Are there any guidlines as to how big a female should be to record her as a queen? Should I be getting rough measurements?

We have a couple of copies of ‘The Field Guide to Bumblebees’ by Edwards and Jenner, the BBCT guide and the FSC guide. Are there any other helpful books/guides that you would recommend?

Thank you again for your help.

Louise

     
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Hi

I know it can be really hard to get good photos of bumblebees. They don’t really like to sit still! Ideally if you can get a photo of the side of the bee, showing the colour of the abdomen, the hind leg and the colour of the thorax. And as sharp as possible. A good photo cannot make a definitive identification but it could give us a clue as to whether it is worth taking a sample.
Actually in the latest edition of the BBCT bumble bee guide, all three of the rarer carders- B humilis, B muscorum and B sylvarum are all found in south wales. Having said that I imagine their distribution is still quite localised and limited to quite good habitat. So it is possible for you to come across a rarer bumblebee. The problem is that the Common carder is extremely variable in the colour of the abdomen- it can range anywhere from blonde to ginger to black although in England it often has a black abdomen with a ginger tail. Not sure about the Welsh form!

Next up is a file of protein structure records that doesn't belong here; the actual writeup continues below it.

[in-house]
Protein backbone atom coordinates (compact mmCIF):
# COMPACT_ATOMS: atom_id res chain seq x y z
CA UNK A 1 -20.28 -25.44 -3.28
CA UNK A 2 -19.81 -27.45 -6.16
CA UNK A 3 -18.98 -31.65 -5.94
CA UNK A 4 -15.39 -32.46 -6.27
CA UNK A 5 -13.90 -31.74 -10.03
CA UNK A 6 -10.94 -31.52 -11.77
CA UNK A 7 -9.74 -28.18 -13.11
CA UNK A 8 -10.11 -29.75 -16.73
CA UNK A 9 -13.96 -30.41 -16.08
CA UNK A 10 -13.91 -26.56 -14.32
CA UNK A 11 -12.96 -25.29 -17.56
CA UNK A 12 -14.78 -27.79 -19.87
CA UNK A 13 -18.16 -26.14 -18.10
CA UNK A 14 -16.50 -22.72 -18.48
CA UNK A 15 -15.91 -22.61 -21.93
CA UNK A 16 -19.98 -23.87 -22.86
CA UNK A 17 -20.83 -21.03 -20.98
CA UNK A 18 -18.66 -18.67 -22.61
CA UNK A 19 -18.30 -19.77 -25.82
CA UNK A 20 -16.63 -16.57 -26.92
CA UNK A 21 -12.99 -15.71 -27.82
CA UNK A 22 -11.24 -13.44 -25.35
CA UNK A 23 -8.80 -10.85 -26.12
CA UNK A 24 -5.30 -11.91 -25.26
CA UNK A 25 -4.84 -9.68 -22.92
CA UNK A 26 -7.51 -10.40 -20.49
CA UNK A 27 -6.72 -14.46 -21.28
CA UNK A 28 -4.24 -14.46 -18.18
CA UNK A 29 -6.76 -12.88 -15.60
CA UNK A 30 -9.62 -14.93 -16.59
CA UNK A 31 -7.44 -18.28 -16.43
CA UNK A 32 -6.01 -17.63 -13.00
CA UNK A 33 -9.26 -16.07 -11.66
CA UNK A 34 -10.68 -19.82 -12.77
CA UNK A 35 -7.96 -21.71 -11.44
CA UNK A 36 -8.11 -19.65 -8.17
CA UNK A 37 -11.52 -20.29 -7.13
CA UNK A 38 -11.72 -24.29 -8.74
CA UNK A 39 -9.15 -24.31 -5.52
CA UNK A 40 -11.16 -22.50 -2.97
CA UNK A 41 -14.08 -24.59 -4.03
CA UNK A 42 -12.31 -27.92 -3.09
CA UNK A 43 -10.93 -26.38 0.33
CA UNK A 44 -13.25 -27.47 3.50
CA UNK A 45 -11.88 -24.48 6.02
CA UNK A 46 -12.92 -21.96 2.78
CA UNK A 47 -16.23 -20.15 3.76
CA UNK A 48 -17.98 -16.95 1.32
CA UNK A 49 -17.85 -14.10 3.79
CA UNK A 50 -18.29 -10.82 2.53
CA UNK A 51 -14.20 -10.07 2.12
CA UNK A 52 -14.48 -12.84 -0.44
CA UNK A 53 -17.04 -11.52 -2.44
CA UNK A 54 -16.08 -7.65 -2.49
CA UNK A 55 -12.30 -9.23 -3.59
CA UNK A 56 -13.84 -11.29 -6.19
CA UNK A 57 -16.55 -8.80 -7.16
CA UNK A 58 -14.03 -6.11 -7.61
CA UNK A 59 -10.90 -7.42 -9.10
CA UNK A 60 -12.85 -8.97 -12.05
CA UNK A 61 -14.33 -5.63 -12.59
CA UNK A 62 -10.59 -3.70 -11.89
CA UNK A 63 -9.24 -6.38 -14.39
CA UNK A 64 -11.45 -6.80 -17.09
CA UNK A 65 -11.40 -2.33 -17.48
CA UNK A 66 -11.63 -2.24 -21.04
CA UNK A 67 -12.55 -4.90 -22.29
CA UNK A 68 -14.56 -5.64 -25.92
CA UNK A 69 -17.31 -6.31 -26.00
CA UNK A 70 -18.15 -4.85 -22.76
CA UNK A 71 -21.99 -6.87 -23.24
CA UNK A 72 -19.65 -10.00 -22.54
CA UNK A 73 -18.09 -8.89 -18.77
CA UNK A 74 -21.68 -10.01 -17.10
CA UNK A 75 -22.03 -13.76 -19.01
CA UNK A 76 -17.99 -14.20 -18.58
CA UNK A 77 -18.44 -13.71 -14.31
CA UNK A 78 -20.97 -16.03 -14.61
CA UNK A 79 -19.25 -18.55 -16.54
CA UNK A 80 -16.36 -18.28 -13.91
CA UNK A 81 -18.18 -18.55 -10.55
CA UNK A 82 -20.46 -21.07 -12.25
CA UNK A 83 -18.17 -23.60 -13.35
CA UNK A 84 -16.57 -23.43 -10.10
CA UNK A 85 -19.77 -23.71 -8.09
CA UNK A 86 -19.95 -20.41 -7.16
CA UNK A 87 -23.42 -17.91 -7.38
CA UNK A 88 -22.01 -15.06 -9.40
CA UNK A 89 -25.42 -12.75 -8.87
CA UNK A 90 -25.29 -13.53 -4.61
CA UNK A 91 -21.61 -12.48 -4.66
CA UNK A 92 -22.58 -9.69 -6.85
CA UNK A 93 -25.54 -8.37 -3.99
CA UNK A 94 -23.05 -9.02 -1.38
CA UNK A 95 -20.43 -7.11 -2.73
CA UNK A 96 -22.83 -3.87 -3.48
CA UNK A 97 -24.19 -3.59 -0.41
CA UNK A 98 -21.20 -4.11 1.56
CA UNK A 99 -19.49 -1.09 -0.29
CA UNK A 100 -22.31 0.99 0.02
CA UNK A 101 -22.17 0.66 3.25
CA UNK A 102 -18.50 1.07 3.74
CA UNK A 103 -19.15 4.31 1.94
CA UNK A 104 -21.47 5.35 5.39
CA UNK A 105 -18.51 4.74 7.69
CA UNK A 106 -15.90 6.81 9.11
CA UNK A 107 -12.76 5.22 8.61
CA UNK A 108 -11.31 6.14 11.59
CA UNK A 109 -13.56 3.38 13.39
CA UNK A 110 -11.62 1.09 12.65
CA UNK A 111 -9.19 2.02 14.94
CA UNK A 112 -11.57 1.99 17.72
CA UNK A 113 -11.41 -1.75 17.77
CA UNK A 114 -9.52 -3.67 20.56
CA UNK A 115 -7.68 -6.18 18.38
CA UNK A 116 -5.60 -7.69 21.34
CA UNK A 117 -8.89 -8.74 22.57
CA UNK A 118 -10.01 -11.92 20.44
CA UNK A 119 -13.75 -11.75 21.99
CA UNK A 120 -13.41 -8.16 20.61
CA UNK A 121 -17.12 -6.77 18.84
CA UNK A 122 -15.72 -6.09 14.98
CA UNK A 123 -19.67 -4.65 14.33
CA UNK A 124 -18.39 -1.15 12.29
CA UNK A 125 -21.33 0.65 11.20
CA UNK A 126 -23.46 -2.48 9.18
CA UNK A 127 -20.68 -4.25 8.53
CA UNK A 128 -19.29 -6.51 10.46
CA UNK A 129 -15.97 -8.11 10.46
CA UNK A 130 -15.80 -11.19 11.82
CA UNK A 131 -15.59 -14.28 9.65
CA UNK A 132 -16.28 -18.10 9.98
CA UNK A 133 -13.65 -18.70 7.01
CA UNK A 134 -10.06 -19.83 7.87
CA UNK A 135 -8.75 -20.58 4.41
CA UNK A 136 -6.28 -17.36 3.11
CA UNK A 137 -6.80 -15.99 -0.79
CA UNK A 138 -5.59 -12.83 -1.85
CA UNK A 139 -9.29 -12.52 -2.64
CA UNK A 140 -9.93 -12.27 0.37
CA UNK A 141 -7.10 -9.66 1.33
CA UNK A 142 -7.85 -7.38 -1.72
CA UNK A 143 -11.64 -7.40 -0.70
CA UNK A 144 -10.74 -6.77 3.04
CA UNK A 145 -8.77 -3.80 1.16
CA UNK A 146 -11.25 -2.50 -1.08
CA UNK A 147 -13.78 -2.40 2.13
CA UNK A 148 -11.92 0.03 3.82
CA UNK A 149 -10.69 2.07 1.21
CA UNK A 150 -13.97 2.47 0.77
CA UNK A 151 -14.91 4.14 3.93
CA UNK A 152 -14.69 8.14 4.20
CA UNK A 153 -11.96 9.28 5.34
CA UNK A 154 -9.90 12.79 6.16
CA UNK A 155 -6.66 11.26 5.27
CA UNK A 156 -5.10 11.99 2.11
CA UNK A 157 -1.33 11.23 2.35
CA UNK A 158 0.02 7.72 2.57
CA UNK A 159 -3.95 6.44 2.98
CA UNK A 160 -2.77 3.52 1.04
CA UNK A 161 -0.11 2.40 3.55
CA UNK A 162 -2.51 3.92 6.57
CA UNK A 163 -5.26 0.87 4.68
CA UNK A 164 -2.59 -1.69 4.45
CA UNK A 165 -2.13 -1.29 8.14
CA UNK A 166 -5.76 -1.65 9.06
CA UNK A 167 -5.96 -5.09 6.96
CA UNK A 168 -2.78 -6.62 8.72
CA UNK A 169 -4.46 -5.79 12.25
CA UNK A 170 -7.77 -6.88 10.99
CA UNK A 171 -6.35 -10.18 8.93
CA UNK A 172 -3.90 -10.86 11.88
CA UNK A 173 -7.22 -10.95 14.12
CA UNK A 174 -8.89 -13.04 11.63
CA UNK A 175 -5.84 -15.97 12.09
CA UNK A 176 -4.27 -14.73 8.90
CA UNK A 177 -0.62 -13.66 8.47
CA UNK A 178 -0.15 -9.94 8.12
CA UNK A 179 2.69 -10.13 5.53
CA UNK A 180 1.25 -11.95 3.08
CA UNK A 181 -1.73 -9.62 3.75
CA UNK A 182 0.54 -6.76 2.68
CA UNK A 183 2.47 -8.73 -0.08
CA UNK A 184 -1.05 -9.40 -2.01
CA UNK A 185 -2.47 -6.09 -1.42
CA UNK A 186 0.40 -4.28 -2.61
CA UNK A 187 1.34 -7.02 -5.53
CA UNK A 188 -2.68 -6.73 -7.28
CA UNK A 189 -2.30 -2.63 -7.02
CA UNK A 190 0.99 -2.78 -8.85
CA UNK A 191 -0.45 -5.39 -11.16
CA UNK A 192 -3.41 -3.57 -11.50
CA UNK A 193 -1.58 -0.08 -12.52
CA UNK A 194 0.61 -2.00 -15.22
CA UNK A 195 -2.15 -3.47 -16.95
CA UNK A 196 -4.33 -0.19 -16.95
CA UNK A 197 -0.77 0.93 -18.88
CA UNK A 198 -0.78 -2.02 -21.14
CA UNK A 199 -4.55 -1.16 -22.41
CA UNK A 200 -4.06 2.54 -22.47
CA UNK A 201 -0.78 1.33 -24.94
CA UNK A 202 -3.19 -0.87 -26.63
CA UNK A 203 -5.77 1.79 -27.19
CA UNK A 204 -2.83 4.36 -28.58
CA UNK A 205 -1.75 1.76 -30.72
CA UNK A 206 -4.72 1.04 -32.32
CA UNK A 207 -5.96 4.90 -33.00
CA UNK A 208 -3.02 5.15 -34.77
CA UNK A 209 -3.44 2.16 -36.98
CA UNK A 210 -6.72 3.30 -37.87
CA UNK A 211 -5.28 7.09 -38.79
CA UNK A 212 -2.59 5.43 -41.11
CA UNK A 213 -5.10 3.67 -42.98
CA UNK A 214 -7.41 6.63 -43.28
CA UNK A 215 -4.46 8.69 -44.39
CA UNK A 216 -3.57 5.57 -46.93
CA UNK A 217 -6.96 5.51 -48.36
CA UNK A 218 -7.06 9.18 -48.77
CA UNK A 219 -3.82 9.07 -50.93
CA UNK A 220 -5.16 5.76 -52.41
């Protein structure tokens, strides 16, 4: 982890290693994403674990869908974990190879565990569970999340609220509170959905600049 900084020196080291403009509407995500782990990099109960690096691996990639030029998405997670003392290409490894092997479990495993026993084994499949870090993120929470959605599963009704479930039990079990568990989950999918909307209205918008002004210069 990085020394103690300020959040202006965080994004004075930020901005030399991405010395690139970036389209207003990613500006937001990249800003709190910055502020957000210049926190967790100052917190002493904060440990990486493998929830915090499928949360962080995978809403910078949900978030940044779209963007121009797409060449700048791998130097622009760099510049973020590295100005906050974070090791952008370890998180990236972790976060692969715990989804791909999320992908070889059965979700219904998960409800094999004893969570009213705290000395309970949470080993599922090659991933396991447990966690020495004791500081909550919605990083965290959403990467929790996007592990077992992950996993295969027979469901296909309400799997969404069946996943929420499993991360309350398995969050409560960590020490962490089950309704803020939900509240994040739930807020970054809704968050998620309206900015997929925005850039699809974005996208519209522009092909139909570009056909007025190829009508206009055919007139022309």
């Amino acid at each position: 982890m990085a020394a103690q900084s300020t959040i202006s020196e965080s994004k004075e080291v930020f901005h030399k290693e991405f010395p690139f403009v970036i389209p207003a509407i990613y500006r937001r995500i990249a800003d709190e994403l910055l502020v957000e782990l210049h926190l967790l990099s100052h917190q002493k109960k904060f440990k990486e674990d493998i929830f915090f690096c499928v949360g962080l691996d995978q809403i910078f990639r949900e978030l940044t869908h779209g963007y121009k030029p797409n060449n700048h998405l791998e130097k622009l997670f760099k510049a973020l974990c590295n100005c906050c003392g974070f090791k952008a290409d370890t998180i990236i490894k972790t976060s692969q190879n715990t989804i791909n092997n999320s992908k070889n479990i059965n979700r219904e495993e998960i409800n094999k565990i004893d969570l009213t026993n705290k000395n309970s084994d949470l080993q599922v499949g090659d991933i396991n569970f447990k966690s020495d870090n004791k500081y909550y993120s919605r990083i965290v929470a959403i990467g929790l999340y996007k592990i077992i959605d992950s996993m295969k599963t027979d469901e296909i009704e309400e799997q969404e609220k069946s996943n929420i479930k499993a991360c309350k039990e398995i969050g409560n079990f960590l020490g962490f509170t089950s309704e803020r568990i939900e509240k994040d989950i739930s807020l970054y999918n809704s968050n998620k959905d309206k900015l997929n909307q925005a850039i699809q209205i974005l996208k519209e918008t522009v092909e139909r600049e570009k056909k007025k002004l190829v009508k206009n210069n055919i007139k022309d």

Queen size is not definitive- it can vary. They are often bigger than workers though, and you might only come to realise this when the first workers come out of the nest to forage. I have just seen the first workers in Donegal and Derry this past weekend. They are much smaller but as the season progresses you can see quite large workers. Behaviour is really what gives the queens away. They are often nest searching early in spring (workers will never do this), they are often seen nectaring and not gathering pollen. Generally workers are seen with pollen in the pollen baskets unless they have just come out of the nest. As the season progresses and you are not sure of caste just mark them down as workers.

I think you are covered in the book department. Just keep practising and upload any photos to BeeWatch and you will get an identification back within a few days. That can help you to learn and get your eye in. Best of luck.

     
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Thank you again Elaine for your reply.

It’s good to know I have the right reference materials.

I have got some better pics this month ;0)

The common carders I have seen here in S Wales have a black and white stripy abdomen/tail. But I can not class myself as terribly experienced, so others may have a different take. They are also tiny similar in size to the early, so I am certain this one was a queen if she was a common carder.

Queens - it it just me or are they harder to catch in the net when they are prospecting for nests - lol!

I am attending another bee ID course soon, I will try to ask about the carders (again!!) when I am there.

Thanks again

Louise